Especially with today's standards being higher than they were.
Well yes, so much higher. If you listen to any 70s record and you listen to something current, there's no comparison, really thin and weedy, so if you're using today's technology with something from that era, then that's fine. Yeah if there's something there, sure we'll have a listen to it, though offhand I can't think of anything else, apart from another one or two King Biscuit ones that we did. I know we did a couple of other shows with orchestras, but I don't think they were recorded.
What is the latest situation with the Scheherazade musical?
We're aiming for a December Showcase, in fact it's December 17th. We're doing five or six performances, three of which are going to be open to the public, So it's all going very well, we're on the second lot of rewrites working on Act Two. I'm just extremely happy with the way it's going, it's hard work, something completely different from Renaissance and it is truly rewarding and again lots of fun. Now we're at the stage where it's going to be showcased, we hope, getting the money of course, that it will be on the following year in the West End.
How much of the original "Song of Scheherazade" remains in the musical?
Well there isn't really anything from it, only a couple of things, but there isn't anything because although the story line is loosely based on what Renaissance did before, ours is a different story line. Well it's the same in a way, obviously The Arabian Nights and the basic fact remains with the Sultan and Scheherazade telling him stories, but it's done in a completely different way, the only thing that is in the show is "Northern Lights," which again is done in a completely different style to how we did it. But that's the only thing, there's scenes and things, but not anything the same.
How do you feel about the recent renewed interest in Renaissance from the fans?
I think it's wonderful, I think it's great, I never would have imagined it all those years ago. I suppose when we were writing, recording and performing, you could never imagine that things would keep going or a resurgence as such, so I think it's absolutely fantastic, it spurs you on. With all the interest it pushed me forward to do the Ocean Gypsy album and to do more, because I had forgotten that there were that many fans out there that still cared and were interested, so it really is marvellous.
Did you imagine back in the 70s, that the music you were composing and performing would have a lasting quality?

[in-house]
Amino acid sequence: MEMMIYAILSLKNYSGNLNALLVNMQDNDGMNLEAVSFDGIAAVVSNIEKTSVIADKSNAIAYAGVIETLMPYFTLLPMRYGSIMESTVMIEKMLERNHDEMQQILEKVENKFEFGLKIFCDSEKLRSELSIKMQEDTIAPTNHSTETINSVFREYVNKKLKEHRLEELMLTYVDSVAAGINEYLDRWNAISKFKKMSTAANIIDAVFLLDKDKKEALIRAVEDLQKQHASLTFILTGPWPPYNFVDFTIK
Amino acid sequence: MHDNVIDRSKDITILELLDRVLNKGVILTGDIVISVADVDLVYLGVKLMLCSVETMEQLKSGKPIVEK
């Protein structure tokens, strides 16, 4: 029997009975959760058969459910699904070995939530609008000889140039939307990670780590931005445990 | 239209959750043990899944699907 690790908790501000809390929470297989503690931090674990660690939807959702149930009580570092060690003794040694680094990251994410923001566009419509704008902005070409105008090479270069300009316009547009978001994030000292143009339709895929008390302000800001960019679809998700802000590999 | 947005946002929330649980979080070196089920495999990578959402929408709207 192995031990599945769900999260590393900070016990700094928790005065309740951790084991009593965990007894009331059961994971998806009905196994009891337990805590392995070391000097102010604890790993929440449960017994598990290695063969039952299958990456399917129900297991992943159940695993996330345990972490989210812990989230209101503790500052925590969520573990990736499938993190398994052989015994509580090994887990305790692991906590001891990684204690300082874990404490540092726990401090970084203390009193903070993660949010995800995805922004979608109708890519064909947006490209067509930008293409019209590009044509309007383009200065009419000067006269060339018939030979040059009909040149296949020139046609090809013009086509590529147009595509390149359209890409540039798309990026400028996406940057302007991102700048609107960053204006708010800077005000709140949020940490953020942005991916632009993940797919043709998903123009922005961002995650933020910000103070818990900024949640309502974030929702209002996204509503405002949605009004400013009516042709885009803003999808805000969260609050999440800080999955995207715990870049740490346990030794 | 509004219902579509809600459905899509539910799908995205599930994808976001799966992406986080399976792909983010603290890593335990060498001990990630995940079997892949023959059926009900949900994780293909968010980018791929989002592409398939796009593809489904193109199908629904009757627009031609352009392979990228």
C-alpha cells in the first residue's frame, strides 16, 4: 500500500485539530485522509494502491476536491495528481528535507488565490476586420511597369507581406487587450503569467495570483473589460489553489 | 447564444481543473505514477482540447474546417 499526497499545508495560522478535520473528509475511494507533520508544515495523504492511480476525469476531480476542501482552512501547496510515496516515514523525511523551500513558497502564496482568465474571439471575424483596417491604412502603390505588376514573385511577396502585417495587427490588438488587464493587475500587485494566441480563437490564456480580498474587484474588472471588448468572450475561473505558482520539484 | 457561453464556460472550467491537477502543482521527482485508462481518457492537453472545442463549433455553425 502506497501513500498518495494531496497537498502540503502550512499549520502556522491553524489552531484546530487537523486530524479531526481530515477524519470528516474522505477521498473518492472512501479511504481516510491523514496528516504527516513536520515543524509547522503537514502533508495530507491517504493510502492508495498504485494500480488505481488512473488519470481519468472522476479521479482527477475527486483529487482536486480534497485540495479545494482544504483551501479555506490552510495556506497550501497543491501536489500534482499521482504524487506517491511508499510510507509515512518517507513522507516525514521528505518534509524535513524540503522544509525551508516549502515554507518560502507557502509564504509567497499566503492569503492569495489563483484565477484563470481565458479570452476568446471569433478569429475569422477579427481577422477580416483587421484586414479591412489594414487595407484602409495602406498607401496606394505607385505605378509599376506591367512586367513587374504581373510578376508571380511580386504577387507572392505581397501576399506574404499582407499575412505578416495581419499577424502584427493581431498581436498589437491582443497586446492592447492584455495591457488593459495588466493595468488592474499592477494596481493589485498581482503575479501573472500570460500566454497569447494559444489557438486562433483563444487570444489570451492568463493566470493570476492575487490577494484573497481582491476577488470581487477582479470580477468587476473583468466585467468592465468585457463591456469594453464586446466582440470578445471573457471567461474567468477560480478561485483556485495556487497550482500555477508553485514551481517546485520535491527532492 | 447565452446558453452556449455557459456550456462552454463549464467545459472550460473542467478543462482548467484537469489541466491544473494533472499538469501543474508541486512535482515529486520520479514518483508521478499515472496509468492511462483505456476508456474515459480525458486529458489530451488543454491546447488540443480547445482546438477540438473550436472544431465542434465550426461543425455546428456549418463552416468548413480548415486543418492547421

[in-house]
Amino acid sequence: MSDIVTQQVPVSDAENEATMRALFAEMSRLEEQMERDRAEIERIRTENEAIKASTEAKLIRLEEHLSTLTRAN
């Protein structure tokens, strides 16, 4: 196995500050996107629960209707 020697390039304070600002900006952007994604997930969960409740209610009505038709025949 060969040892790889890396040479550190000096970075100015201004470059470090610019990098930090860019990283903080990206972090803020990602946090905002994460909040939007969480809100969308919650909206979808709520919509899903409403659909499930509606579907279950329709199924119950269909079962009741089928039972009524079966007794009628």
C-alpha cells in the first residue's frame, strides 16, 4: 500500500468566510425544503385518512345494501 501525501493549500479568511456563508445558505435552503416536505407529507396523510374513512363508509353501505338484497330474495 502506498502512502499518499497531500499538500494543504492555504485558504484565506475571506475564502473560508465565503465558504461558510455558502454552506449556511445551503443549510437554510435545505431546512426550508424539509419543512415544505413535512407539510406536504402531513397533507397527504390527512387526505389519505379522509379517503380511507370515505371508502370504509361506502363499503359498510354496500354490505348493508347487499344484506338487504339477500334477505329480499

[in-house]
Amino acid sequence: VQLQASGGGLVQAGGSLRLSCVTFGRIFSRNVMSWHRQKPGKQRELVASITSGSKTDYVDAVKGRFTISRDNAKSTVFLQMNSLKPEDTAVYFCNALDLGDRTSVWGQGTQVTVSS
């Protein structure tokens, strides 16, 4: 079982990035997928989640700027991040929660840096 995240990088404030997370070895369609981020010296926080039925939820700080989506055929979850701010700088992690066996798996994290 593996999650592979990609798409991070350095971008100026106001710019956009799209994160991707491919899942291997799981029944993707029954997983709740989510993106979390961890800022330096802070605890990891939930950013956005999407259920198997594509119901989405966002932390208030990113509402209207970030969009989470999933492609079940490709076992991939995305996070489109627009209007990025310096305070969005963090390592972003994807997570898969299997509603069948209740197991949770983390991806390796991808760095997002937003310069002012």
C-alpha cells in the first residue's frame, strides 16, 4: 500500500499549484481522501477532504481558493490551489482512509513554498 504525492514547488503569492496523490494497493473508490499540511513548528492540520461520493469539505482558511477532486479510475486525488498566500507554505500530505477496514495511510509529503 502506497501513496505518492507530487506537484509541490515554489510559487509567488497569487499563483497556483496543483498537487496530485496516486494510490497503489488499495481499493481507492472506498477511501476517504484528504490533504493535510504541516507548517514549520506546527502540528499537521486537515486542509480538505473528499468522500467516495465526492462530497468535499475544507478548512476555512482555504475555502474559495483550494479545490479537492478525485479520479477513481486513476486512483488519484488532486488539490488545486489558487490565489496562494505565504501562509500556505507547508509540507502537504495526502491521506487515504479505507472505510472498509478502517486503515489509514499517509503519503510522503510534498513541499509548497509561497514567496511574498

No, I didn't think so at all. When you listen to any sort of music area, it goes in phases and stages, and sometimes it's very stylised in one particular area and then moves on to the next one. So you don't think that what you do is necessarily any sort of classic form at all, so it was a big surprise that things have kept going and able to have been like that. It's wonderful, and I thank all the fans of course.
Your Spanish guitar solo on "The Sisters" was one of the highlights of Novella. Would you do something in a similar style in the future?
Quite possibly yes, I mean not necessarily in the style of a Spanish flavoured song, but there's a couple of things I've done on Ocean Gypsy with the gut string guitar, which is what I used on "The Sisters." So yeah, it's something almost certainly that I will do, in what actual style, I'm not sure. I do have a new song that lends itself towards that type of classical or gut strung guitar style, so it's something that I definitely would do in the future.
Most of your guitar parts on Songs from Renaissance Days seem to be acoustic. Was there a reason for some of the songs being left off Camera Camera and Time-Line?
They weren't actually left off, a lot of the songs were songs that we recorded independently of those two albums, and some of them are completely different from that particular style that we were doing, which was far more electric. So there's no real connection, it was a question of over a period of those years, from the late 70s to the mid 80s, that we had been in the studio and done different tracks, and then when Annie and I were discussing it one time, about a lot of these tracks that had never been released, to see what we've got. It is a slight mixture, because there are a few things that are far more electric than acoustic, it doesn't gel, but it is interesting from the fact that they are unreleased. They were recorded to go on an album someday and they finally made it.